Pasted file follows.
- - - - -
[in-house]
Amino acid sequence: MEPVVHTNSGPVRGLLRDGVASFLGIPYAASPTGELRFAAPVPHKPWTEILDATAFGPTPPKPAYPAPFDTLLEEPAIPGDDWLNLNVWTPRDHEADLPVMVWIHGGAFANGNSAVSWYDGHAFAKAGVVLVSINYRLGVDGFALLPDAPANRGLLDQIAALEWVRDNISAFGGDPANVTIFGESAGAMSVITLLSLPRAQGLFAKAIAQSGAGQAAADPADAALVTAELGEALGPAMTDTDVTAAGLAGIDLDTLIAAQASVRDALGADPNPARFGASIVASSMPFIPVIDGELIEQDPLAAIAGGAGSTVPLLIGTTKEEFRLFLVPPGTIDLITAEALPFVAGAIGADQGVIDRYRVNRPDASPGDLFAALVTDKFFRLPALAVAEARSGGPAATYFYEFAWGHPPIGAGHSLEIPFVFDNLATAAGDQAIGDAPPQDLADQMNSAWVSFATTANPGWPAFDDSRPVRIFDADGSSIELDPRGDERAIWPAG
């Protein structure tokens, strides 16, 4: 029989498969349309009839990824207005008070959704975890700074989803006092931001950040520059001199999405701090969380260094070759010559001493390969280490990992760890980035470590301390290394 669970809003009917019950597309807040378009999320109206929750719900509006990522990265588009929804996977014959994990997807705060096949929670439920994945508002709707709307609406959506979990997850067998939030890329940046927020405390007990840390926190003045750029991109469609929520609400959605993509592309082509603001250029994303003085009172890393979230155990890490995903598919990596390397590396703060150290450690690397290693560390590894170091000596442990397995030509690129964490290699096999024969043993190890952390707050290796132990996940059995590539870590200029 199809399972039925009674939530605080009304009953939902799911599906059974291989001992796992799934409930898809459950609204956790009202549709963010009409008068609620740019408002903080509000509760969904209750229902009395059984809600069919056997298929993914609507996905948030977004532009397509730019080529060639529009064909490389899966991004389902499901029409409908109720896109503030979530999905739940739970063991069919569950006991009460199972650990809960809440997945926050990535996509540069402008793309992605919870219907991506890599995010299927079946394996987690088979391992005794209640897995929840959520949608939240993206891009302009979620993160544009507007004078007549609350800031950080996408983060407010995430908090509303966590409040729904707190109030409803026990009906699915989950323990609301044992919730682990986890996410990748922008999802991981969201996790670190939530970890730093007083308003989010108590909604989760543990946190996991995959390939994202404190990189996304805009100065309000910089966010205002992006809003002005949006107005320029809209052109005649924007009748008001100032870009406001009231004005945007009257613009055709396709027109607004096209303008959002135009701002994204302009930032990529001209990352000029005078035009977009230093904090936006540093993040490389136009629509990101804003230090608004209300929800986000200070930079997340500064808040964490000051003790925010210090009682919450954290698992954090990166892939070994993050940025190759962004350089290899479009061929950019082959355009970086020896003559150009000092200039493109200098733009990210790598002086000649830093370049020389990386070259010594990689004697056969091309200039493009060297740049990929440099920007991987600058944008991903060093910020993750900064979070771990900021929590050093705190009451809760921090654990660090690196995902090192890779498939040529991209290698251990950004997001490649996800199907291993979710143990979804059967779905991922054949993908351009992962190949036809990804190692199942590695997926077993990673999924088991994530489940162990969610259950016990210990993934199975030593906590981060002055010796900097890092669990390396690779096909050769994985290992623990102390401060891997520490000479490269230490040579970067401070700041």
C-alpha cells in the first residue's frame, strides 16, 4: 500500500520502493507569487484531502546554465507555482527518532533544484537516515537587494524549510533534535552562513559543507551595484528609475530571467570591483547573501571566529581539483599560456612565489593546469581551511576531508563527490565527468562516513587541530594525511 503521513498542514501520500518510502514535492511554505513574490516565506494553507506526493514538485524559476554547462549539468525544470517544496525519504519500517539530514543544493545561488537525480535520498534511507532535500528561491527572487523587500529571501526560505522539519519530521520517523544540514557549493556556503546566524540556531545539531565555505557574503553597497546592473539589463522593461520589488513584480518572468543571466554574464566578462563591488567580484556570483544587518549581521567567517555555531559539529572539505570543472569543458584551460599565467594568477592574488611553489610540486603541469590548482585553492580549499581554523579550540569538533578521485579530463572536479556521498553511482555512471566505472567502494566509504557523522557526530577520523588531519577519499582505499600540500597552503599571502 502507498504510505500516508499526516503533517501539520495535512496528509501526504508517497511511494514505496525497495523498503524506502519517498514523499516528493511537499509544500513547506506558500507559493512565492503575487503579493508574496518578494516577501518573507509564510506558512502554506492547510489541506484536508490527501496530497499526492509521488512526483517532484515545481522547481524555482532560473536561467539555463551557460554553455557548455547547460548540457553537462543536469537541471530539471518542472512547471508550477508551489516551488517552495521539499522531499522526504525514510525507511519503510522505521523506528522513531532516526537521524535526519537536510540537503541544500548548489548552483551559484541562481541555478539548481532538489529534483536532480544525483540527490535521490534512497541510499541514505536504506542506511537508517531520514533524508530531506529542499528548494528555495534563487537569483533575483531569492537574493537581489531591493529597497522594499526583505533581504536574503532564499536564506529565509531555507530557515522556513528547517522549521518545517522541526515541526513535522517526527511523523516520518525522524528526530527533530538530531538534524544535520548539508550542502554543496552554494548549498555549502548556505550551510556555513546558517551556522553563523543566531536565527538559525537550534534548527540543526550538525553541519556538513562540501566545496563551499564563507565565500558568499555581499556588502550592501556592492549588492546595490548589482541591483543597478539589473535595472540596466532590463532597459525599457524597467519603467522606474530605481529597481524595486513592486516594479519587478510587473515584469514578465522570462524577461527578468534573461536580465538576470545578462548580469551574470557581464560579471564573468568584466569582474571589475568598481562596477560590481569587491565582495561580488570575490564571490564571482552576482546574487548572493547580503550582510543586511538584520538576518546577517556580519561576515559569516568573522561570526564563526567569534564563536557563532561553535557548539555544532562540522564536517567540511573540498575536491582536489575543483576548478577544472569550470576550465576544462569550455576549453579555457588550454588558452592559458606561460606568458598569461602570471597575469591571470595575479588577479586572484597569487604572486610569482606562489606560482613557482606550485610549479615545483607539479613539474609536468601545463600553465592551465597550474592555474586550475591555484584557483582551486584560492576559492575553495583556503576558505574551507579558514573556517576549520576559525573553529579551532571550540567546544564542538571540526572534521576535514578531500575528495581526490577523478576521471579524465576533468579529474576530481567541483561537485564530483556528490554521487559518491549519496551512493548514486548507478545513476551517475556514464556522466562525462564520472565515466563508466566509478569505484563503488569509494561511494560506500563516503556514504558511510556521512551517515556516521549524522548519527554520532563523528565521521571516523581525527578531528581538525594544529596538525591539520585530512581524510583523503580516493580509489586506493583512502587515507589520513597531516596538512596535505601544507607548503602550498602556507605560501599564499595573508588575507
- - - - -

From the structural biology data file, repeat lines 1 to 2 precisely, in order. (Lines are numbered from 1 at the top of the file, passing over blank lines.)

[in-house]
Amino acid sequence: MEPVVHTNSGPVRGLLRDGVASFLGIPYAASPTGELRFAAPVPHKPWTEILDATAFGPTPPKPAYPAPFDTLLEEPAIPGDDWLNLNVWTPRDHEADLPVMVWIHGGAFANGNSAVSWYDGHAFAKAGVVLVSINYRLGVDGFALLPDAPANRGLLDQIAALEWVRDNISAFGGDPANVTIFGESAGAMSVITLLSLPRAQGLFAKAIAQSGAGQAAADPADAALVTAELGEALGPAMTDTDVTAAGLAGIDLDTLIAAQASVRDALGADPNPARFGASIVASSMPFIPVIDGELIEQDPLAAIAGGAGSTVPLLIGTTKEEFRLFLVPPGTIDLITAEALPFVAGAIGADQGVIDRYRVNRPDASPGDLFAALVTDKFFRLPALAVAEARSGGPAATYFYEFAWGHPPIGAGHSLEIPFVFDNLATAAGDQAIGDAPPQDLADQMNSAWVSFATTANPGWPAFDDSRPVRIFDADGSSIELDPRGDERAIWPAG